Religiosity. Religiosity is measured by no. of prayers offered on daily basis, 41(13.7%) were not offering prayers, 92(30.7%) offered 5 prayers daily.Pearson Product moment was computed to ascertain the relationship between attitudes and religiosity. There exist a negative correlation between religiosity and positive attitude (p=0.01). Those who are more religious have more negative attitude towards Transmen and Transwomen. See Table 5. Results indicate that there is a significant negative correlation between no. of prayers and attitude. People who are more religious have more negative attitude toward transwomen and transmen.

Table 6: Mean and Standard Deviation of religiosity (N = 300)

###N###M###S.D

###Male###150###2.85###1.86

###Female###150###3.66###1.428

Gender differences in religiosity.Out of 150 male participants, 31(20.71%) didn"t offer prayer, 10(6.7%) offered 1 prayer daily, 17(11.3%) offered 2 prayers a day, 23(15.3%) offered 3 prayers a day, 31(20.7%) offered 4 prayers a day, 38(25.3%) offered 5 prayers daily. Out of 150 female participants, 10(6.7%) did not offered prayer, 3(2%) offered 1 prayer a day, 12(8%) offered 2 prayers a day, 32(21.3%) offered 3 prayers a day, 39(26%) offered 4 prayers daily, 54(36%) offered 5 prayers daily. The mean for female is 3.66 and for male is 2.85, indicating that female participants were more religious than male participants. This result leads to the acceptance of the hypothesis that there will be a negative correlation between religiosity (no. of prayers) and positive attitude towards transgender. See Table 6.Results indicate that female participants were more religious than male participants.

Table 7: Correlation between Attitude toward Transwomen Scale and Attitude toward Transmen Scale (N = 300)

###Scale###Attitude toward Transmen Scale

###Attitude toward Transwomen Scale###.694**

Correlation between Attitude toward Transwomen Scale and Attitude toward Transmen Scale. Pearson Product moment was computed to ascertain the relationship between Attitude toward Transwomen Scale and Attitude toward Transmen Scale. There is a positive correlation significant at 0.01. See Table 7.

Results indicate positive correlation between attitude toward transwomen and attitude towards transmen.With this result our final hypothesis is accepted; there will exist a positive correlation between the scores on attitude towards transwomen scale and attitudes towards transmen scale.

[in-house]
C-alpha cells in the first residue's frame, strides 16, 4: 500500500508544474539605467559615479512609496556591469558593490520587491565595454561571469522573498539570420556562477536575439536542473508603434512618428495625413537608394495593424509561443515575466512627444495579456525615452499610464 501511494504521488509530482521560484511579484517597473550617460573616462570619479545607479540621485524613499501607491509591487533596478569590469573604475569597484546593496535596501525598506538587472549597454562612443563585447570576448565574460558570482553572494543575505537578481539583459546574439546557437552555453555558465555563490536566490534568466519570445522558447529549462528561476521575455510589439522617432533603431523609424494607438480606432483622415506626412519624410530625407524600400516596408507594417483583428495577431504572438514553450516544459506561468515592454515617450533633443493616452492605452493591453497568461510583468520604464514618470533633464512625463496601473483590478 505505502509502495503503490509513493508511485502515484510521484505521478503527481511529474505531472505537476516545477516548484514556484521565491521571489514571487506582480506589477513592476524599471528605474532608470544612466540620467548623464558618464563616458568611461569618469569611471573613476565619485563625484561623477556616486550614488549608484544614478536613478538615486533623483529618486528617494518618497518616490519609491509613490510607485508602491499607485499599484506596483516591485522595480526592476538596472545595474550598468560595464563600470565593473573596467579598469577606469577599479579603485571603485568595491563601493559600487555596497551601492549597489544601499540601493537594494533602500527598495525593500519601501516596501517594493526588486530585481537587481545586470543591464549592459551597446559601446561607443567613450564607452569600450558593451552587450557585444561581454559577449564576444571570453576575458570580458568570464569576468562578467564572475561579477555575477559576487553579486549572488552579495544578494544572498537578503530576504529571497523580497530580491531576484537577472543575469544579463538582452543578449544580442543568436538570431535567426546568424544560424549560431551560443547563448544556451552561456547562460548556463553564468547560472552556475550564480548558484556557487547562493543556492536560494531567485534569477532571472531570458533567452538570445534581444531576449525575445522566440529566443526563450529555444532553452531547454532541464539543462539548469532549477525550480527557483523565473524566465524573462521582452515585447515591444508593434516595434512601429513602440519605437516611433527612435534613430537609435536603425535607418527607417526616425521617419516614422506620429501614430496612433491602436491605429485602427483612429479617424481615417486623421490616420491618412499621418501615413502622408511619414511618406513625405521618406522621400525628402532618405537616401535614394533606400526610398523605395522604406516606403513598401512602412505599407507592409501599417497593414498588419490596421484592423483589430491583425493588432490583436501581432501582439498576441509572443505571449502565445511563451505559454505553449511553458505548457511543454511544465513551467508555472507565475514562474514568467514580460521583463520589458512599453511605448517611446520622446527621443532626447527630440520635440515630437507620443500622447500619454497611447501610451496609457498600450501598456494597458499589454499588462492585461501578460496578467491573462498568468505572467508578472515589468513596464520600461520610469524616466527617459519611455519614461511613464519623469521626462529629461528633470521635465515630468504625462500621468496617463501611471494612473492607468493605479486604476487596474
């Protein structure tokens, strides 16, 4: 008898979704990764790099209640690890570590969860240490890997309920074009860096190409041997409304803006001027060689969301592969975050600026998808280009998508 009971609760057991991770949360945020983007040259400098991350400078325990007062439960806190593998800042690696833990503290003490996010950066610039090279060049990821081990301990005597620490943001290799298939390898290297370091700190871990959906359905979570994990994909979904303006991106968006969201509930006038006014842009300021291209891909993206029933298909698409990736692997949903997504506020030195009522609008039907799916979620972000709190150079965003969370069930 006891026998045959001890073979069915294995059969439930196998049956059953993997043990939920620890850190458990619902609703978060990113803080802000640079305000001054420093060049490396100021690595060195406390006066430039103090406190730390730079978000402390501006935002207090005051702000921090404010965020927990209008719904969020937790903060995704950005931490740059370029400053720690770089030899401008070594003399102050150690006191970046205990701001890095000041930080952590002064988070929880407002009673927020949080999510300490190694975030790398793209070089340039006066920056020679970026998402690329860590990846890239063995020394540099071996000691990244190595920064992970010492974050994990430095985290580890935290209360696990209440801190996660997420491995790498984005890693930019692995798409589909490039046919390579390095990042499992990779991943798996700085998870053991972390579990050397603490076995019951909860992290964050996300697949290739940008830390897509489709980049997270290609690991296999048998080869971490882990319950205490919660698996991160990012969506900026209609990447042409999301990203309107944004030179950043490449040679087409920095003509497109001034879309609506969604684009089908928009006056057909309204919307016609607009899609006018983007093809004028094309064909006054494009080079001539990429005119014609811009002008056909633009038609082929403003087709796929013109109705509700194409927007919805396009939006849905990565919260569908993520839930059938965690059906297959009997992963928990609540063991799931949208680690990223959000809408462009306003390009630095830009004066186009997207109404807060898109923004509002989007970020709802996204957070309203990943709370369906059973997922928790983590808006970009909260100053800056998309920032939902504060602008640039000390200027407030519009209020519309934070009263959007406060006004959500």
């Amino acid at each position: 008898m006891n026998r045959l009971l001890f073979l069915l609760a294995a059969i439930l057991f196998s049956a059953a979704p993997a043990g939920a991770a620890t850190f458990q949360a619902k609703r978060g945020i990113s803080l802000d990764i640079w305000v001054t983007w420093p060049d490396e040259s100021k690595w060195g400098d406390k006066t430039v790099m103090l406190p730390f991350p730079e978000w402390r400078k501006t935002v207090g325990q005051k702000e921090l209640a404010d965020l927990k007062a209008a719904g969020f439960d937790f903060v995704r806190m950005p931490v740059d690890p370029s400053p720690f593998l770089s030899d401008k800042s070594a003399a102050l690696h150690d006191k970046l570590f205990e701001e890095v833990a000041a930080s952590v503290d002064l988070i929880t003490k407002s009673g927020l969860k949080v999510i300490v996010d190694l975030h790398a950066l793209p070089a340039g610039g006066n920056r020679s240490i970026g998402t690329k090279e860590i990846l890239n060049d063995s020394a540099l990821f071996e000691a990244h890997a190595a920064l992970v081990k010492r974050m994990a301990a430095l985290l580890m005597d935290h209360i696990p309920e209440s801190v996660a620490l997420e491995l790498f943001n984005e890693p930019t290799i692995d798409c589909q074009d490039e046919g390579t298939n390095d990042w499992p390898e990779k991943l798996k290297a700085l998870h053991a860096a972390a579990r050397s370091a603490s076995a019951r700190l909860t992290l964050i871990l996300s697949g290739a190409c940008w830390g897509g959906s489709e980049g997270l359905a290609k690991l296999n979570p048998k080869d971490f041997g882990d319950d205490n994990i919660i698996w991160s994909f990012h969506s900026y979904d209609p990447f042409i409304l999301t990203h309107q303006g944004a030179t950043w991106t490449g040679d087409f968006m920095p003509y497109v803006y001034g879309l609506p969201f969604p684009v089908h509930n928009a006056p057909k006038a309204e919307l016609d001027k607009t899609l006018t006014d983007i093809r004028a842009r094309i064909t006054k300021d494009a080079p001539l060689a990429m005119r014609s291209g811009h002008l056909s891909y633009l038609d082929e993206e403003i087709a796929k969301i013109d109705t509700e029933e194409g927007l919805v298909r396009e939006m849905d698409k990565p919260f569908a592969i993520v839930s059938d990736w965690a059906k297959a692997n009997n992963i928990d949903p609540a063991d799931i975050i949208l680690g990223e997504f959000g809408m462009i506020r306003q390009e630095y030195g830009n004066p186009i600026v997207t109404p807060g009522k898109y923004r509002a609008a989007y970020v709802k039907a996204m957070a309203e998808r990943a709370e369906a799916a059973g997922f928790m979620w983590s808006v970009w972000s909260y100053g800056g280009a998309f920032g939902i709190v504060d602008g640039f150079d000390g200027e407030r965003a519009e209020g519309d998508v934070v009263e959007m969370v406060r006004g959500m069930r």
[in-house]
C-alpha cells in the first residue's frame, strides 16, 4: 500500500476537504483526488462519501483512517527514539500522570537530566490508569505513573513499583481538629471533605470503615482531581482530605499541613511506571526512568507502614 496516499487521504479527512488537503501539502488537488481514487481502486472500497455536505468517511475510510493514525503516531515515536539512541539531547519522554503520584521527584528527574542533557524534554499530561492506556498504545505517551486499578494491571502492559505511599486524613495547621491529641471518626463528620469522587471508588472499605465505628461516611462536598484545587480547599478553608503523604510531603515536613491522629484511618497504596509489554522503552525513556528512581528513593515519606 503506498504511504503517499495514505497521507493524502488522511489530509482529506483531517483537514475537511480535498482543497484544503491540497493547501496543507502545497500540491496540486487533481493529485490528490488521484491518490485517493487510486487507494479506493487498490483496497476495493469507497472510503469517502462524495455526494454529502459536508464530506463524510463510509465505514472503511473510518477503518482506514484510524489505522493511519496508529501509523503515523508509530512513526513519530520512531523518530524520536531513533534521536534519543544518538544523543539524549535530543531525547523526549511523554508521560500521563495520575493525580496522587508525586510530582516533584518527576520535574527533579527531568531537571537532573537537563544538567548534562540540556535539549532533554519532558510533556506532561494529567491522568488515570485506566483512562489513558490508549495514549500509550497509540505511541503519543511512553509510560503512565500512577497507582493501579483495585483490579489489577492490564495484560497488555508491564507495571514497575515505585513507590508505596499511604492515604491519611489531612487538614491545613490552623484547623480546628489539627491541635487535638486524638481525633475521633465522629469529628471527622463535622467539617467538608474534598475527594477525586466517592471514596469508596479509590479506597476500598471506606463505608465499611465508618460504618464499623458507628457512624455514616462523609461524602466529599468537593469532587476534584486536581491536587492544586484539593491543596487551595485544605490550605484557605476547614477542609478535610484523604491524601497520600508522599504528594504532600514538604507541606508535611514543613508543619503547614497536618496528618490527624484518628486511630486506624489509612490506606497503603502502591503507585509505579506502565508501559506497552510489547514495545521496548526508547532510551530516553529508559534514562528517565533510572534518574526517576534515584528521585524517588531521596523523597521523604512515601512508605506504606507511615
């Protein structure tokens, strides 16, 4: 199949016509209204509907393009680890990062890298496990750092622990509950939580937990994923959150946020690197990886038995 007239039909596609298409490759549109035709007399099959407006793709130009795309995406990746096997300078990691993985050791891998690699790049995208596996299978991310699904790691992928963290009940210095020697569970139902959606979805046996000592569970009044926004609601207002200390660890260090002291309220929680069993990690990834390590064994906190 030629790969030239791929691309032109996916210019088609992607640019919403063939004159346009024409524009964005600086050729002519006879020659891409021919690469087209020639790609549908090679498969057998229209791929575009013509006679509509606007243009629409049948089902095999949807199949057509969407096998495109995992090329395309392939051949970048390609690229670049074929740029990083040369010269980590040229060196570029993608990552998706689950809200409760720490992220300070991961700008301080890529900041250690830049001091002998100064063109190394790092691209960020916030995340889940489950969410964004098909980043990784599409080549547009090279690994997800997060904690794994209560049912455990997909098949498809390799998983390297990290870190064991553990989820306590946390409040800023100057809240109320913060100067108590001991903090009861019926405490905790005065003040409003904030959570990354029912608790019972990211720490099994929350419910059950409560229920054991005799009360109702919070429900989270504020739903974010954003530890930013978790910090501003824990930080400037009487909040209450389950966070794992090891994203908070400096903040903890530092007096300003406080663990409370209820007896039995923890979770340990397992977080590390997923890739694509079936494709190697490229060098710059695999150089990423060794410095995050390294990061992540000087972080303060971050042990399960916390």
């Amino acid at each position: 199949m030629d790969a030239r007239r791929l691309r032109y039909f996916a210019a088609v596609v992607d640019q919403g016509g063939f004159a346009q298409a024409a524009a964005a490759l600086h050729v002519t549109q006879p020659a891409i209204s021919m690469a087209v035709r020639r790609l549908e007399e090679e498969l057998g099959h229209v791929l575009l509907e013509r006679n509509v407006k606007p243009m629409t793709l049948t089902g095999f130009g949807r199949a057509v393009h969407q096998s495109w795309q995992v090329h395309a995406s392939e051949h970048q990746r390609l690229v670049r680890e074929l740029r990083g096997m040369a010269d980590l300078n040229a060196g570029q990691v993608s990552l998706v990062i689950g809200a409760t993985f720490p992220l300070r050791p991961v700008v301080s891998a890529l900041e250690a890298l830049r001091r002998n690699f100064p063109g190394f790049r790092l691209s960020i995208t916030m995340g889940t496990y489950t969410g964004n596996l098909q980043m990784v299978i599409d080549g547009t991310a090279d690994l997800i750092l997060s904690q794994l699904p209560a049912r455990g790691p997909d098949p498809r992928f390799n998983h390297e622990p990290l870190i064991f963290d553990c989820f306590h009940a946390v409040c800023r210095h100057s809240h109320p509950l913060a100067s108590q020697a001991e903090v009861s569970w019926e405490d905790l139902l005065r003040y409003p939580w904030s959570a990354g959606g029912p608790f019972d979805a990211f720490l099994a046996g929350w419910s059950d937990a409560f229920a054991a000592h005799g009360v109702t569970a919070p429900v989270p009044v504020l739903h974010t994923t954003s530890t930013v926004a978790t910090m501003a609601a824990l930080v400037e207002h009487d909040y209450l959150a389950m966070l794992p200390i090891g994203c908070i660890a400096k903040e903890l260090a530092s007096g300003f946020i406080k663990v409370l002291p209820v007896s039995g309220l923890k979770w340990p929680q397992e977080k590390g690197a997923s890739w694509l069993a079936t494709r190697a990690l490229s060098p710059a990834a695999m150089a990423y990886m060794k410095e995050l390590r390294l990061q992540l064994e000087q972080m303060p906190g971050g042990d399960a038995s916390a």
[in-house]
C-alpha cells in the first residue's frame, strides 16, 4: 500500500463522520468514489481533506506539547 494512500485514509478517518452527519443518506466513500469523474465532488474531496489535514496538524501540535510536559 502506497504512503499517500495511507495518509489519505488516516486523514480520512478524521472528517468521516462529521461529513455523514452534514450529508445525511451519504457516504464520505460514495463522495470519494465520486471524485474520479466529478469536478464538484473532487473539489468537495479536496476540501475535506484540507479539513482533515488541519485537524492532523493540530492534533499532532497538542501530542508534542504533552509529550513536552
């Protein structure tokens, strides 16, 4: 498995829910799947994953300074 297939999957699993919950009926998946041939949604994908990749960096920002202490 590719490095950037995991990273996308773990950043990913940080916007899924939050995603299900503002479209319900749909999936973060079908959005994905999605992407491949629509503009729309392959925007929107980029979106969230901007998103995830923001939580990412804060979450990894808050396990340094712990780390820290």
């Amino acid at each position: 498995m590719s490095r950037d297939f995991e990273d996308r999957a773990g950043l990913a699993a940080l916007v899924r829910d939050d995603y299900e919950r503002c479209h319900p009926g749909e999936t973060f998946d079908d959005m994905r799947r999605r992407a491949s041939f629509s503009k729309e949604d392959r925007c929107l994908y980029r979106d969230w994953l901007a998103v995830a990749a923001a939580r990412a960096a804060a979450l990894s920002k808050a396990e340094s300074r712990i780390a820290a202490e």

DISCUSSION

In the realms of psychological research, transgender is said to be a hot topic, for the reason that it has not been nearly as much explored as it should be. There are many hindrances that befall in attempting to tread through this topic. Primarily because of the taboo associated with deviant sexual and gender behaviors. Indeed, while conducting this study the team of researchers was questioned on numerous occasions as to why such a controversial topic was chosen that too in an Islamic society, where exploring such issues is faced with great resistance. The reason behind it is that in conservative cultures such as ours, issues related to sex are kept hush because they are thought of as indecent and met with disapproval (Rajabali et al., 2008). Perhaps there is a need for researches to me more robust to these resistances. It is hoped that this research and many of such kind will encourage more researchers to enter in this arena which desperately requires investigation.

This research was initially focused mainly on finding gender differences in attitudes towards transgender both MtF and FtM; which it did but in a surprisingly opposite direction. However, prodding for causes these results don"t seem as much unlikely as they would on the first glance. Firstly, the researches those have all found males to be less and females to be more accepting of transgender have done so along with justifying it to men being more sex typed and less tolerant towards gender role violations. This was not found in the results of this study; there can be many reasons for that. Perhaps it is a consequence of the swiftly changing trends our society is going through. Men are not as rigid as they previously used to be, the concept of gender as a fluid entity is taking hold. The deviations from set gender norms are not being as much harshly judged as they used to be.

This is also evident from the fact that now a third gender category has even been included in the national identity cards in the Islamic Republic of Pakistan. This type of response towards shifting gender norms from rigidity is identified as Progressive response (Morrell, 2001) which challenges the status pressures which dictate how men should act and behave. It also states that such a response tends to challenge societal structures that support the oppression of one group over another.

Furthermore, it was also seen through this study that FtM transgender were slightly more negatively judged than MtF transgender. Negative attitudes towards females that defy gender role norms are observed throughout the globe especially in Islamic Societies. Recently, a Fatwa was issued against Tomboys in Malaysia by its Top Muslim council (Damis, 2008). Another intriguing finding put forth by this study is that female participants displayed more negative attitudes towards FtM transgender than towards MtF transgender. Similar findings were seen in a research that showed women were more negative towards lesbians than they were towards gay men (Schope and Eliason, 2004) probably due to hostility one feels when seeing a group member rejecting the in-group and adopting the practices of another.

In addition to that women are more religious and sexually conservative than men, these are the qualities that are typically, and with good reason, associated with negative attitudes towards homosexuality (Herek, 2002), which was one of the components of measurement of attitudes towards FtM transgender. Women with higher religiosity measure tend to reject sexual deviants (Herek, 2000), this statement is in support of our findings which show that female participants score higher on religiosity and lower on trans-acceptance.